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Medical status and complications in relation to periodontal disease experience in insulin-dependent diabetics.
Jönköping University, School of Health Science, HHJ. Oral health.
1996 (English)In: Journal of Clinical Periodontology, ISSN 0303-6979, Vol. 23, no 3 Pt 1, 194-202 p.Article in journal (Refereed) Published
Abstract [en]

The aim of this study was to define a population of diabetics exhibiting an increased risk of developing severe periodontitis by comparing the medical status of 2 groups of diabetics, 1 with no/minor periodontal disease and 1 with severe periodontal disease. The case-control study consisted of 2 parts, a baseline study and a follow-up study. 39 case-control pairs were selected. They were adult, long-duration, insulin-dependent diabetics matched according to sex, age and diabetes duration. One individual in each pair (the CASE) exhibited severe periodontal disease while the other (the CONTROL) exhibited gingivitis or only minor alveolar bone loss. The median age of the cases was 58 years (range 36 to 70 years) and of the controls 59 years (range 37 to 69 years). The median disease duration in cases and controls was 24 years and 25 years, respectively. The median follow-up time was 6 years. The medical variables analysed were weight, insulin dose, systolic and diastolic blood pressure, vibratory threshold, triglycerides, total-cholesterol, HDL-cholesterol, creatinine, HbA1, proteinuria, ECG, retinopathy, stroke, transient ischemic attacks (TIA), angina, myocardial infarct, heart failure, hypertension, intermittent claudication, foot ulcer, death, cause of death, and smoking habit. Biochemical analyses and clinical variables used as a routine in the monitoring of diabetics failed to differentiate between diabetics with severe and minor periodontal disease. In the follow-up study, significantly higher prevalences of proteinuria and cardiovascular complications such as stroke, TIA, angina, myocardial infarct and intermittent claudication were found in the case group. An association between renal disease, cardiovascular complications and severe periodontitis seems to exist. This indicates that a closer cooperation between the diabetologist and the dentist is necessary in monitoring the diabetic patient.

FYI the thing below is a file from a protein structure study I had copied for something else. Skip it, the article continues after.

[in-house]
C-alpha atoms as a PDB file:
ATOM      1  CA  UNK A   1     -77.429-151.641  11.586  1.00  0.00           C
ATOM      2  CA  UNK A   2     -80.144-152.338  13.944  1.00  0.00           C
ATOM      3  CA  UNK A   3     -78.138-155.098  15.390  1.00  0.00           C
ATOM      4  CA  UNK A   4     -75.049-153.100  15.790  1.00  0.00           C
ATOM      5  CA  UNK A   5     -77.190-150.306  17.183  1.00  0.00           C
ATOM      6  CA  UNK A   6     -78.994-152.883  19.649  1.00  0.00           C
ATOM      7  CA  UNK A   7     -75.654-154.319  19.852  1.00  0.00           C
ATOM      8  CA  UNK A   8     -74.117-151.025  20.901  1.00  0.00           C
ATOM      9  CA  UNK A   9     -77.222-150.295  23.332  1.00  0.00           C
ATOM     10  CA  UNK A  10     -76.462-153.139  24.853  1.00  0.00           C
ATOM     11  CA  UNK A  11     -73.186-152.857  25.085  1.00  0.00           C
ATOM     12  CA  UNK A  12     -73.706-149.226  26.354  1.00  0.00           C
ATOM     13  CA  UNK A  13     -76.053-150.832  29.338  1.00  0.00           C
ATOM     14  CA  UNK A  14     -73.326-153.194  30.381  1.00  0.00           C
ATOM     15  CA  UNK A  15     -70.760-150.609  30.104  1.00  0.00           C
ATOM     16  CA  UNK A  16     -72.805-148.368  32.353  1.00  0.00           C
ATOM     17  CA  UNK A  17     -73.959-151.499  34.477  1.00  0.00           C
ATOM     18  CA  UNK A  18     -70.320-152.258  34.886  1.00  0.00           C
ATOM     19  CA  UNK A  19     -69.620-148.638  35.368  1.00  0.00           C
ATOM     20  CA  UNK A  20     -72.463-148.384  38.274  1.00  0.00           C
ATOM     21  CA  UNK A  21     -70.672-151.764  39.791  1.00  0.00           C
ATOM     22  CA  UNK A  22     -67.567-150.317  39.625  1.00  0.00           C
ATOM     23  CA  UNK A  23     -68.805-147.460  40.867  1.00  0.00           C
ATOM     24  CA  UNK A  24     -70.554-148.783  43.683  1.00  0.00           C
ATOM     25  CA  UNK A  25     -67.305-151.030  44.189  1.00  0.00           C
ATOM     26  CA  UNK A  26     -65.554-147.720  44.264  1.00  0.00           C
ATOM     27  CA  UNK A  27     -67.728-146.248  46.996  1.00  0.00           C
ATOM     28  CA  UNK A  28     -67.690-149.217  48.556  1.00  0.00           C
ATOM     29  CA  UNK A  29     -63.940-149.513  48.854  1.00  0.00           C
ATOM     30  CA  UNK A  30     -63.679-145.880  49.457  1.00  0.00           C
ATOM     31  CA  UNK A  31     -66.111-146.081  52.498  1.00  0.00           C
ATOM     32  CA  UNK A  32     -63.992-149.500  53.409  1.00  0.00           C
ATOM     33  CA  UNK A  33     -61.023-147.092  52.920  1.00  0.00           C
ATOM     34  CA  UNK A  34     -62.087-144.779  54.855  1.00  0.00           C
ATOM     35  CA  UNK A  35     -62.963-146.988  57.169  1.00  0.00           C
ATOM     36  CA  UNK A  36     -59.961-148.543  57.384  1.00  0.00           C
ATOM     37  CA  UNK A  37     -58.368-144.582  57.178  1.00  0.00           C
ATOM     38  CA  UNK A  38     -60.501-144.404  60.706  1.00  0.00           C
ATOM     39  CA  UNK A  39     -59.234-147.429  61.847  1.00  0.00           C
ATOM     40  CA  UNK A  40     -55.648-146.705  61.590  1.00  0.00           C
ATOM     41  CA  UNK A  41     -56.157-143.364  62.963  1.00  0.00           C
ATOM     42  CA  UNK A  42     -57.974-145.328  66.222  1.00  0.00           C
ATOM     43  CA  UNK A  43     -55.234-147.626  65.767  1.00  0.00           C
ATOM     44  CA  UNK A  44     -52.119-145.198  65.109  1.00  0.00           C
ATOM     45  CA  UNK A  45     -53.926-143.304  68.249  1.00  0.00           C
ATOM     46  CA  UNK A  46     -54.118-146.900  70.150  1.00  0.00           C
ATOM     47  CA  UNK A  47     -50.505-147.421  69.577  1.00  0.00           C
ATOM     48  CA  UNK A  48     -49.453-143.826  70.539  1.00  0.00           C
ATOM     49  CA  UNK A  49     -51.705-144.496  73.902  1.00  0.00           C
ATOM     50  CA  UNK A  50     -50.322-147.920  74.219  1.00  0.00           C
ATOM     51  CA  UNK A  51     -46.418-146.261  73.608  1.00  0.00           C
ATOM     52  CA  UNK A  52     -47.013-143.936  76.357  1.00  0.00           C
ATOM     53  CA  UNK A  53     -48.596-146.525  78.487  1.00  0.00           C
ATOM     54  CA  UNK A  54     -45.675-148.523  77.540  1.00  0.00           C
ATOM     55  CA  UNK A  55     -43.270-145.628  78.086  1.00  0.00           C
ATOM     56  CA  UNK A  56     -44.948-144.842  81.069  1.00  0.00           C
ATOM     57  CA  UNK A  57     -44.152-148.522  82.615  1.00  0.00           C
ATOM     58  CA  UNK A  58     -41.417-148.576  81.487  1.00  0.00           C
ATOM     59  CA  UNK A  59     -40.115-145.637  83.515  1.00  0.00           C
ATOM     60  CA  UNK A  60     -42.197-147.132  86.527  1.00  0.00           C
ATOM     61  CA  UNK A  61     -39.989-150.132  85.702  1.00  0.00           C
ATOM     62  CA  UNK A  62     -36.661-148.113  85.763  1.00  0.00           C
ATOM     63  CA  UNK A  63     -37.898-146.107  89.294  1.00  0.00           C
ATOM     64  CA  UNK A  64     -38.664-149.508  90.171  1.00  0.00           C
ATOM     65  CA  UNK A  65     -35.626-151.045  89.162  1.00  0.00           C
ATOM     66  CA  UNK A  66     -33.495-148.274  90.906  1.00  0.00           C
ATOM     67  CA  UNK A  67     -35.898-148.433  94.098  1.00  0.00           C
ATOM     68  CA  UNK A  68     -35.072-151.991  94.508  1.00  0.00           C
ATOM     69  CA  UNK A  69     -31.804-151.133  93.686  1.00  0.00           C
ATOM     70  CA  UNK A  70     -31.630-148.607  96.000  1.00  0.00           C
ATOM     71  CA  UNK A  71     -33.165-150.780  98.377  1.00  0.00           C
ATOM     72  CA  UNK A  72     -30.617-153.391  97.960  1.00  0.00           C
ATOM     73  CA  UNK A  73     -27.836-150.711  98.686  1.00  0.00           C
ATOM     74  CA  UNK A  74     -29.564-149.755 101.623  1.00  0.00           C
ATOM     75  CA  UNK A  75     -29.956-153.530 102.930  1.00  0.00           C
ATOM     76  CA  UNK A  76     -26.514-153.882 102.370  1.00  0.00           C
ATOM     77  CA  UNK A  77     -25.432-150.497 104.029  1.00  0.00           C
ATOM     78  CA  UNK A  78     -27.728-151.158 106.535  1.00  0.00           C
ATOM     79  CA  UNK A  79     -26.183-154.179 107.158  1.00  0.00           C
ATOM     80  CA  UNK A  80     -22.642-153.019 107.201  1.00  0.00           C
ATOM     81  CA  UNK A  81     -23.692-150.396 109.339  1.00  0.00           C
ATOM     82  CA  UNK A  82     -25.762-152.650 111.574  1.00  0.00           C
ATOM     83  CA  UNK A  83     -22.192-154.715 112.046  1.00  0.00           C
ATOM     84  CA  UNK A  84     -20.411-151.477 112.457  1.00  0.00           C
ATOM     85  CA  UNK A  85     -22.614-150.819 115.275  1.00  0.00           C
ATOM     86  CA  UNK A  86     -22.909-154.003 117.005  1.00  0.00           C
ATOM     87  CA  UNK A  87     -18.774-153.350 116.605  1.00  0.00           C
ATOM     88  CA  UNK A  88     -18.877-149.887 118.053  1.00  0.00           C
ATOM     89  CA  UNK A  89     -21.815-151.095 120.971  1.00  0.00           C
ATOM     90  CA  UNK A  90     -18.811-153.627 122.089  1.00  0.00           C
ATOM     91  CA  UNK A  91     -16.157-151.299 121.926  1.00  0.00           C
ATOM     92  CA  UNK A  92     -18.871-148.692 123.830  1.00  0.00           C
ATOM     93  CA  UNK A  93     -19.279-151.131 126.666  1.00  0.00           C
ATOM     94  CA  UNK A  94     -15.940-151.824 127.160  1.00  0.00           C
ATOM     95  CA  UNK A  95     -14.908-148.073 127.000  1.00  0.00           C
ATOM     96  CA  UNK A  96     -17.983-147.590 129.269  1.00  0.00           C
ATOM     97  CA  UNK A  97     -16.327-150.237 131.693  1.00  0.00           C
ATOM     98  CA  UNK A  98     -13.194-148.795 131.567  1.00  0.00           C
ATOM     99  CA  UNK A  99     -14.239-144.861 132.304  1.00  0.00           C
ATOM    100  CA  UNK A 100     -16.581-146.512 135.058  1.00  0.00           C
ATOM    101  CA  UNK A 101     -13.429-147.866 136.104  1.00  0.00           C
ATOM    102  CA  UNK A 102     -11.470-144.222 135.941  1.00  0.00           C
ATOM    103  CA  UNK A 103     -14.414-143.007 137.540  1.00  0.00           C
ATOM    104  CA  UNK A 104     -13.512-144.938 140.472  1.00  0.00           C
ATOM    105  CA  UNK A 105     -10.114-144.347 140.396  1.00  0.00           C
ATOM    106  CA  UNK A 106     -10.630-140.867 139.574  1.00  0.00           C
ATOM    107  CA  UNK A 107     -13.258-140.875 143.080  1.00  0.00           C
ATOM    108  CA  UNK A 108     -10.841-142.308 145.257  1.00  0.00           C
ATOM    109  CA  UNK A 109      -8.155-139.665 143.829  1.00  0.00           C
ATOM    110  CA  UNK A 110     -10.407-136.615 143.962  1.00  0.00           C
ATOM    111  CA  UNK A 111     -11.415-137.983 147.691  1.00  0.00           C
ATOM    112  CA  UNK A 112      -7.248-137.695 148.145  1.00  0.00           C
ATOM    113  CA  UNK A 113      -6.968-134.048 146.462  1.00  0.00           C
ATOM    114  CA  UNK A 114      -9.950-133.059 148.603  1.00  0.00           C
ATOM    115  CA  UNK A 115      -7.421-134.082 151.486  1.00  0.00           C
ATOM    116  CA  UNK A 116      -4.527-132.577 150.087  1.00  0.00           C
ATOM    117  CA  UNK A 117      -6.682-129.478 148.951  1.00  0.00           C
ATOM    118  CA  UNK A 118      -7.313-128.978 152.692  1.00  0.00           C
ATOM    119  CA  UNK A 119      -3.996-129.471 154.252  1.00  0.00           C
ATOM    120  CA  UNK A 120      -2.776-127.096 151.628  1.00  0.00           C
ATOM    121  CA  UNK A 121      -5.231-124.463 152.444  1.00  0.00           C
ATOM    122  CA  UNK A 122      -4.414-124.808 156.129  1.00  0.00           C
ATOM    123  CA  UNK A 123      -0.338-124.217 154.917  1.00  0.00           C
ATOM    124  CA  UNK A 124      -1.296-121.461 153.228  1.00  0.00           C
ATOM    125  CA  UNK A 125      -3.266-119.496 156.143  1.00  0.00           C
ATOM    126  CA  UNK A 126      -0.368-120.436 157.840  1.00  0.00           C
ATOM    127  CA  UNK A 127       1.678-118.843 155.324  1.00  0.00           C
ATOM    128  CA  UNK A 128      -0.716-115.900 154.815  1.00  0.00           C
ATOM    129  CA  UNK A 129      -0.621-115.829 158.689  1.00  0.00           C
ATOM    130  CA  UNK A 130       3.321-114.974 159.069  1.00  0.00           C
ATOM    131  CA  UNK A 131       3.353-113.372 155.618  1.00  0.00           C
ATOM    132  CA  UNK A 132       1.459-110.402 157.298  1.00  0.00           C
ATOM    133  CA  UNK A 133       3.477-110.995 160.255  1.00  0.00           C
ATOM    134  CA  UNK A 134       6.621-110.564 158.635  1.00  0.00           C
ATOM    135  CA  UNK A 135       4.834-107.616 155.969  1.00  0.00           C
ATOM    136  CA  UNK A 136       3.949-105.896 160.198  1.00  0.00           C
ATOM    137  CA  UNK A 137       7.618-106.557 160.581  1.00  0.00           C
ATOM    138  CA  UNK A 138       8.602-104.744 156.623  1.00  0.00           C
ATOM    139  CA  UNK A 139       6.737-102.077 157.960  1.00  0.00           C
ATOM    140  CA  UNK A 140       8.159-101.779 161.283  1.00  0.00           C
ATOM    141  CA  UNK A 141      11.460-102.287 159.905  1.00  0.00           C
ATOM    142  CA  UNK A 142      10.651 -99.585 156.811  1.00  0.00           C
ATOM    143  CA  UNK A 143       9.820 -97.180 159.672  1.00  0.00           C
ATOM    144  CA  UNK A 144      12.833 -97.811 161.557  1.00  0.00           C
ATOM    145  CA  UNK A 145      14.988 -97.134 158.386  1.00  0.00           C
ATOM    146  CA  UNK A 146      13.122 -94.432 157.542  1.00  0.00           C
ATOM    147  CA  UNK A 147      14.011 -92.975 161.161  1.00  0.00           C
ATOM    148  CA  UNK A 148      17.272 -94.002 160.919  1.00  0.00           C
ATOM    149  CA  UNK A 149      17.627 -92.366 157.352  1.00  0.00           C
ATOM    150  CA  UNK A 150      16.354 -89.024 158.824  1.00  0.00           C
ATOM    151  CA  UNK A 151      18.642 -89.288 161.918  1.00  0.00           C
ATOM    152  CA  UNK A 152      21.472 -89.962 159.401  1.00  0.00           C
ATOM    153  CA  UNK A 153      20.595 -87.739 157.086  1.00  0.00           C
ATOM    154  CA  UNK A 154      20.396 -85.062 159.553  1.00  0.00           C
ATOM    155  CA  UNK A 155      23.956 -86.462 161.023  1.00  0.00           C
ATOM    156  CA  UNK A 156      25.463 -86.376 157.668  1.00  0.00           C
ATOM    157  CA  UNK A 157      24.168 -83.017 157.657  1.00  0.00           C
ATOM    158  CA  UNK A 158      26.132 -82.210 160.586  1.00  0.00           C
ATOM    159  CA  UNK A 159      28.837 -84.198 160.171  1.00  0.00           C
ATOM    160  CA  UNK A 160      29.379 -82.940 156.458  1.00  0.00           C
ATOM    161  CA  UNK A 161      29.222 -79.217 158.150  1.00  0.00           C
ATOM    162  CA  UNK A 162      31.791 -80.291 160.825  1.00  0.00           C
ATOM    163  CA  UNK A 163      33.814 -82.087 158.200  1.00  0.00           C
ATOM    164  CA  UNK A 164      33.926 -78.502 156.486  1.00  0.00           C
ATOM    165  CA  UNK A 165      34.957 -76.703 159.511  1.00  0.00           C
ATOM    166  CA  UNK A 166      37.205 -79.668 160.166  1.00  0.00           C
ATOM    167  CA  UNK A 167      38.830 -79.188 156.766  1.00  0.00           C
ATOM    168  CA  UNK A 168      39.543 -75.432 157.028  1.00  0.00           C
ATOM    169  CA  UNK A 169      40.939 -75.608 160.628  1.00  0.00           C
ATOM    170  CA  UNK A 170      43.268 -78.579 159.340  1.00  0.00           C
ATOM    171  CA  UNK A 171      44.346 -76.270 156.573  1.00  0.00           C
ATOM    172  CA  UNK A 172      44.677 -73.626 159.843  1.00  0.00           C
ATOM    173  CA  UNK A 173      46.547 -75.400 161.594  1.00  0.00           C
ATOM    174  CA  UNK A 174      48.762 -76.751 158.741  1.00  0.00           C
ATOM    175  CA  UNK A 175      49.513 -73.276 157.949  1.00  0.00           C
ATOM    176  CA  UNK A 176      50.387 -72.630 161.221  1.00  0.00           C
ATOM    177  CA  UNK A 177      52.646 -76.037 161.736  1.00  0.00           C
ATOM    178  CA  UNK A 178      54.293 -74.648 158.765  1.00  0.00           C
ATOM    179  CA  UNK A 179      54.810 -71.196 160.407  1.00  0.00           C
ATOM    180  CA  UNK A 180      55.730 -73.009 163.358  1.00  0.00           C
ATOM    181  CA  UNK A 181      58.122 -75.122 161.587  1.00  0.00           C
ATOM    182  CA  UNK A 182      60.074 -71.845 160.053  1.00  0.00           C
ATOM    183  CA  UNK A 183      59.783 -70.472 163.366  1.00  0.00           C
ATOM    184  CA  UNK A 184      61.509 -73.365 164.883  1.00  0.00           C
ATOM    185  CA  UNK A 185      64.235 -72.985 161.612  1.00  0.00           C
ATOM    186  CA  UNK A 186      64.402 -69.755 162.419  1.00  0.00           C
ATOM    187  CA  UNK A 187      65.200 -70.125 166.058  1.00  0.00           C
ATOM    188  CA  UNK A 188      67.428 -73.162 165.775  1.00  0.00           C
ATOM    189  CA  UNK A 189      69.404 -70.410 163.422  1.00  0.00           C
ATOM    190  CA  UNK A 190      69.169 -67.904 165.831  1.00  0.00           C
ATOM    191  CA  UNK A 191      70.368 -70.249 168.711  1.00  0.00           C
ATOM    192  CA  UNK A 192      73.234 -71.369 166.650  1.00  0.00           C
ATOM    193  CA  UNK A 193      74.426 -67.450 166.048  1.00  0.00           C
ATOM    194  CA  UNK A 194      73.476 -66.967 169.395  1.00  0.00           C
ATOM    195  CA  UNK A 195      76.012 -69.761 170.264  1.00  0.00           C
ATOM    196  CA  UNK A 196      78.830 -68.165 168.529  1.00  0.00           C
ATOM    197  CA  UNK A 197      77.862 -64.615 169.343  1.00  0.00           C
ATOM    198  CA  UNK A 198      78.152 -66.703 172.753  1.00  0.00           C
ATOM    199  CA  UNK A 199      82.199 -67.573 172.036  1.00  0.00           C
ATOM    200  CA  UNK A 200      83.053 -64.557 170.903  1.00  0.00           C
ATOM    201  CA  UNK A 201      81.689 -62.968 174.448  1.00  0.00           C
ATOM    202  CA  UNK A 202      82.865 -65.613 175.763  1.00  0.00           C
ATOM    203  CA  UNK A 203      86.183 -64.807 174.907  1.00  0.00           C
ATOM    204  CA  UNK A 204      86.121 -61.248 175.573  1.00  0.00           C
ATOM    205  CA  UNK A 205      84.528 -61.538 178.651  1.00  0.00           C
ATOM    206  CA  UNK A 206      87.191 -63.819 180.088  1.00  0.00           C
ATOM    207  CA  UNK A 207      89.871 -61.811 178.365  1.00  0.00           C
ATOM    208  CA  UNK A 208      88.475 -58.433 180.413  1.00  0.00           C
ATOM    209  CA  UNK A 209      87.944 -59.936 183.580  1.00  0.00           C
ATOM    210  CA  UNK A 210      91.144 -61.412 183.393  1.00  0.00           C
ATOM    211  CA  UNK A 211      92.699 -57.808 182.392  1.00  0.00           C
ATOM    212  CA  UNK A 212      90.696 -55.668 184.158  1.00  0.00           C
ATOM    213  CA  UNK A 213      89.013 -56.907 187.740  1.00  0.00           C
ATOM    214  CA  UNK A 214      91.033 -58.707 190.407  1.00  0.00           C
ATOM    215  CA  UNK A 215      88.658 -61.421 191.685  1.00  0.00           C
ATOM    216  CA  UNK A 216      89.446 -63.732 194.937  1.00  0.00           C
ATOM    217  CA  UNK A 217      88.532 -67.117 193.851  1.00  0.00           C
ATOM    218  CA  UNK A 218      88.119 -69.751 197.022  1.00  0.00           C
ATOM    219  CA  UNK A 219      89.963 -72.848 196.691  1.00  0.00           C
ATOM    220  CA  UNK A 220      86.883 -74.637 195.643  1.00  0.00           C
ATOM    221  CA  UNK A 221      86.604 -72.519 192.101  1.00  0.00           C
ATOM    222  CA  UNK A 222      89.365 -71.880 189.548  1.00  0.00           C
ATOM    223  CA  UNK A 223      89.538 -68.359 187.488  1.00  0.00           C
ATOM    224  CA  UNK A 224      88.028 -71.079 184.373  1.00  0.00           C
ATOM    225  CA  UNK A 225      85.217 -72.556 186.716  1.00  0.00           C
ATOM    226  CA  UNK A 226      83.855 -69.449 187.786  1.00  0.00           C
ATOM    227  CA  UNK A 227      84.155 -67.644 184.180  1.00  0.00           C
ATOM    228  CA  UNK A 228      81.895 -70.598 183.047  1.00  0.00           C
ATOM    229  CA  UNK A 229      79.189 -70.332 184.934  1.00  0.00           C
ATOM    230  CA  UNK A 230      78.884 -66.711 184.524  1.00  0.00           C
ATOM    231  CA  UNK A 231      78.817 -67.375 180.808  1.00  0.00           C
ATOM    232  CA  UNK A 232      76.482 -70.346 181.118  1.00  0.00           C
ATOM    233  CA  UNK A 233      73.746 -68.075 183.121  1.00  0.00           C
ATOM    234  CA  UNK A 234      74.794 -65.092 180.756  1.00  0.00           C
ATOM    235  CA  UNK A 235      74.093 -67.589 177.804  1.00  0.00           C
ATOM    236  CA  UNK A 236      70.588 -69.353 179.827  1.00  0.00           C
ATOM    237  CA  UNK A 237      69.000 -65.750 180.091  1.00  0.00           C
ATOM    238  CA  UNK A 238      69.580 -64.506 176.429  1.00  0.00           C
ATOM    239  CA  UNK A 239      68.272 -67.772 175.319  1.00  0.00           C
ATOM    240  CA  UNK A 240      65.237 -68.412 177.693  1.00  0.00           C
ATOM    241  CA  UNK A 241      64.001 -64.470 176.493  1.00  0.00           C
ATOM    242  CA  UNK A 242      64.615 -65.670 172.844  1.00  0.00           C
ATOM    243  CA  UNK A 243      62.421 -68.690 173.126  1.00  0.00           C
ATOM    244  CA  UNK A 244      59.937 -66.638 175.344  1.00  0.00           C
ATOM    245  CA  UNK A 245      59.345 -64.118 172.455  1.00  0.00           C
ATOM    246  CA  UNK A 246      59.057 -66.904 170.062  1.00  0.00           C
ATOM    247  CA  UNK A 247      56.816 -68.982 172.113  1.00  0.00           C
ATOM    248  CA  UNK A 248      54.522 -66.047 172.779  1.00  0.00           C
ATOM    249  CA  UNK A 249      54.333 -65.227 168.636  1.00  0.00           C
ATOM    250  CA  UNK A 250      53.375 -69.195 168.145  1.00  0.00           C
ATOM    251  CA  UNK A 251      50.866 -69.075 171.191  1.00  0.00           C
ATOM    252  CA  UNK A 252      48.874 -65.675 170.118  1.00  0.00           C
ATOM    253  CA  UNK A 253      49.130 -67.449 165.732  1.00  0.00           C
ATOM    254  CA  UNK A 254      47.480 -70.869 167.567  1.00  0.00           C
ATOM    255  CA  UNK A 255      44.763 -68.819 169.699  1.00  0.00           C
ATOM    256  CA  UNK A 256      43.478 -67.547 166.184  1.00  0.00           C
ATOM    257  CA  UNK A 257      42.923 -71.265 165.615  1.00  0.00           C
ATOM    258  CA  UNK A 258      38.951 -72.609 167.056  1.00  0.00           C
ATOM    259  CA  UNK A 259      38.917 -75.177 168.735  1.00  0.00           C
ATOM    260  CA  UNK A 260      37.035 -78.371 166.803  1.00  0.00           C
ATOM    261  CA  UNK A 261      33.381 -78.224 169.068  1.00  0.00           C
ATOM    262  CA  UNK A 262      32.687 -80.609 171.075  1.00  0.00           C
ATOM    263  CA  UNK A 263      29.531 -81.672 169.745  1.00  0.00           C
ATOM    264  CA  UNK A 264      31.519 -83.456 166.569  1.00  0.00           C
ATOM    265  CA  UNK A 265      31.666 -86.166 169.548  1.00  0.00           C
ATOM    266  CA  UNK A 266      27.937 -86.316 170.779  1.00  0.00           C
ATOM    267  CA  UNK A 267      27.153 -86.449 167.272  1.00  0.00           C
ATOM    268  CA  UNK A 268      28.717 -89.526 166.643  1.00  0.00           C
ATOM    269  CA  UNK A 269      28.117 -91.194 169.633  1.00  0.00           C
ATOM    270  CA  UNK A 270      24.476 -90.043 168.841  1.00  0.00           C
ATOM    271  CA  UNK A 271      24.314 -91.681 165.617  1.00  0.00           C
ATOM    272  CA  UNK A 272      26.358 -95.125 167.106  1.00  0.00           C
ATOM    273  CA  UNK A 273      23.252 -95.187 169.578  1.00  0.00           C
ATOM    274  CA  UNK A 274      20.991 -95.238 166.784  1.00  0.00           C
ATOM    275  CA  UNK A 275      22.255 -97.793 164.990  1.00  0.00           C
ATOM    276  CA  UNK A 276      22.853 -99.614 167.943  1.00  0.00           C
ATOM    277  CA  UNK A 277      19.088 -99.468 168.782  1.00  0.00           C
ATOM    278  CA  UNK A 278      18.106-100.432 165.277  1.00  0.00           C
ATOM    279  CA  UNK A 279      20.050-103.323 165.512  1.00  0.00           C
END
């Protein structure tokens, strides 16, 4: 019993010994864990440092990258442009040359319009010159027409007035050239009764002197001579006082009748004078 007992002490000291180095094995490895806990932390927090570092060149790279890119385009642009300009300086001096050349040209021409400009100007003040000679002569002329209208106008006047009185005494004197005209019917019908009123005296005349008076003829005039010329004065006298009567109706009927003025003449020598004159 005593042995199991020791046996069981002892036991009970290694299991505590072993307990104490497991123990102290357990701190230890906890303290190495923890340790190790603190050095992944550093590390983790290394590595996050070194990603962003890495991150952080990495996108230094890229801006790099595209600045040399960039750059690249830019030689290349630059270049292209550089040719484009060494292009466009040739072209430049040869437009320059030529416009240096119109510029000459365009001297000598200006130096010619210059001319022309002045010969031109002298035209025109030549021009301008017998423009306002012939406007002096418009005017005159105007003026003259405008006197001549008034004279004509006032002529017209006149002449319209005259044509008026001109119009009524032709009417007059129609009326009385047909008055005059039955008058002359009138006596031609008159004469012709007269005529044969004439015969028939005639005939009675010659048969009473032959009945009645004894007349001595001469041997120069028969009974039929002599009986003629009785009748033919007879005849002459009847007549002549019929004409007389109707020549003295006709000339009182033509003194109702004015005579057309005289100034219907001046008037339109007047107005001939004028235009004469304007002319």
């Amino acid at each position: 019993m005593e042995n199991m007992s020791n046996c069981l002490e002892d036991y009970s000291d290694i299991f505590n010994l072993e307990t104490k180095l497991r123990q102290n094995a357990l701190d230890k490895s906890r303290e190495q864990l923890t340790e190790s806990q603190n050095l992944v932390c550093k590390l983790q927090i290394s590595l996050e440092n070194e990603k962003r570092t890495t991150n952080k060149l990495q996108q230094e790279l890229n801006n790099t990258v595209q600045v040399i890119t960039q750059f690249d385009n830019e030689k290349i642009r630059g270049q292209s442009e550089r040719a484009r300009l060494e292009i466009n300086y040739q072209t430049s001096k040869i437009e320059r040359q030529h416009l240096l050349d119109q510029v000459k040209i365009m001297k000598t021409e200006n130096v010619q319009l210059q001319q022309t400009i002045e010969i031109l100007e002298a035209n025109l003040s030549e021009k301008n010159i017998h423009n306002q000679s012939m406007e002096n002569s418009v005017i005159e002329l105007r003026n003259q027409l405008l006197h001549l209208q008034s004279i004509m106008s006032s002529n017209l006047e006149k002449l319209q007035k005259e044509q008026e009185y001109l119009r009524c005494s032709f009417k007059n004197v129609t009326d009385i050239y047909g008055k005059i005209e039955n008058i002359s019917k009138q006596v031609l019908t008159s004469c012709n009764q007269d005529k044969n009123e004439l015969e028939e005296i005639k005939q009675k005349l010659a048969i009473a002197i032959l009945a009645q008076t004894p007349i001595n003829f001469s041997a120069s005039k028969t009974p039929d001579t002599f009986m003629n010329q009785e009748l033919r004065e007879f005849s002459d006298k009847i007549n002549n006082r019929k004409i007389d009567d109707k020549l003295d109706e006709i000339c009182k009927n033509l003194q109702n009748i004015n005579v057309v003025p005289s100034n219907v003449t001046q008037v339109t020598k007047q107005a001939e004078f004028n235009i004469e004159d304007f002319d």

Place, publisher, year, edition, pages
1996. Vol. 23, no 3 Pt 1, 194-202 p.
Identifiers
URN: urn:nbn:se:hj:diva-7107PubMedID: 8707978OAI: oai:DiVA.org:hj-7107DiVA: diva2:127982
Available from: 2008-12-11 Created: 2008-12-11 Last updated: 2009-02-25Bibliographically approved

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CiteExportLink to record
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